WOOSTER, Ohio – Students at The College of Wooster campus and members of the surrounding community discovered more common ground than may have been initially expected during a series of social gatherings, called “Bridging Along Beall Avenue: Living Room Conversations to Connect Campus and Community,” that took place this semester.
Funded by a $5,000 grant from Campus Compact, a Boston-based non-profit organization working to advance the public purposes of higher education, a group of faculty and staff members spearheaded an effort to bring together those with opposing political views after tensions rose following the 2016 general election. In its simplest form, the idea was to convene, in small groups, people with perceived diverse perspectives, then to discuss those issues in a respectful manner.
The gatherings consisted of five six-member groups, mixing Wooster students – more than 80 applied for the 15 available spots – with diverse political backgrounds and residents of the City of Wooster, also with varying ideologies. In the small group settings, they met over meals twice with a guided discussion on topics, starting out simply getting to know each other, such as “What sense of purpose/mission/duty guides you in your life?,” and then moving on to more complex subjects, including “What are your impressions of political polarization and how do you think it’s affecting our community and the country?.”
Additionally, all 30 participants worked side-by-side on a service project, assembling soup packets and distributing blankets at the Wooster Mennonite Church in February. They also met as a full group again to share their experiences and thoughts on the program during a closing session at Bruch Hall inside First Presbyterian Church in April.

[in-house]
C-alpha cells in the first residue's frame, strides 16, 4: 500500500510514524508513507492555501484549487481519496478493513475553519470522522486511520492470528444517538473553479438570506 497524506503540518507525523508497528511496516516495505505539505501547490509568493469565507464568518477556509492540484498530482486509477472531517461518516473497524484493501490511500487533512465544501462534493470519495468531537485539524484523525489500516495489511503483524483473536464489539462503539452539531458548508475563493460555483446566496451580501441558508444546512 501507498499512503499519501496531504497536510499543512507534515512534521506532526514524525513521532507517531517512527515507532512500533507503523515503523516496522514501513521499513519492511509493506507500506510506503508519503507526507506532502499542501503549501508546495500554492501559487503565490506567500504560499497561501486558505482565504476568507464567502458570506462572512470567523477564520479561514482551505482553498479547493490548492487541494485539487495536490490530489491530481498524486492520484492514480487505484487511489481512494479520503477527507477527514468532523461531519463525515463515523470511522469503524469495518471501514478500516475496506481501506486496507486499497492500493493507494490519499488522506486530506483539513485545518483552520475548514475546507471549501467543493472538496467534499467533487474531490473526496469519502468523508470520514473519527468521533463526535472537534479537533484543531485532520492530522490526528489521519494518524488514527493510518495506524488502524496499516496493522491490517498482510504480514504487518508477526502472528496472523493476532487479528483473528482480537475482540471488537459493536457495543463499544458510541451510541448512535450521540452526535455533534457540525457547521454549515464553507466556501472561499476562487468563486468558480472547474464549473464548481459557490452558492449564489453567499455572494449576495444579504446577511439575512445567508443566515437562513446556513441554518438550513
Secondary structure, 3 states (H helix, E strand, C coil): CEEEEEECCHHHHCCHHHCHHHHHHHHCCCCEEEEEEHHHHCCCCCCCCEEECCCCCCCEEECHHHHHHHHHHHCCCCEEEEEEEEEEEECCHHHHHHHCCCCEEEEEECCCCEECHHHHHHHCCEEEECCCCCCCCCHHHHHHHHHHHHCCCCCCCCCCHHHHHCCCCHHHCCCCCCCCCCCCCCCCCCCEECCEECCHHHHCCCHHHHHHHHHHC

The group was in unanimity that “Bridging Along Beall Avenue” was a beneficial experience, though, participants offered varying reasons.
Shana Zelenka, a junior political science major from Copley, Ohio, noted that every student “has a very different experience” with the community during their four years and part of the program was to show locals that “we’re not ‘cookie cutter’ students attending the College.” And flipping points of view, she’s also hopeful that such gatherings will help “students be more inclined to engage with the community.”
As a current senior at the College who grew up in Wooster, Oliver Warren had a unique perspective and offered that the experience was “an excellent exemplar in social bridging” and that his group “grew astonishingly close with each other.”
Another one of the participants was the mayor of Wooster, Bob Brenneman, and he was impressed by the undertaking. “(This) reconfirmed in my mind that people have many commonalities, and the larger group you get in, the more diverse and divisive things become. But if you bring people together into smaller groups, all of a sudden those commonalities bubble out and you realize how much we do have in common. That was gratifying,” he commented.
One common theme from the participants was optimism for further improved communication and relations.
Denise Bostdorff, one of the program organizers and professor of communication studies at Wooster, said, “So many times, when people don’t talk and you surround yourself with like-minded individuals, assumptions are made. Whatever political differences people may have, there’s often a lot of common ground that those people share. I’m hoping, in general, that students making these connections in the community can lead to better relationships going forward … and maybe, when adverse situations occur, some joint action can take place.”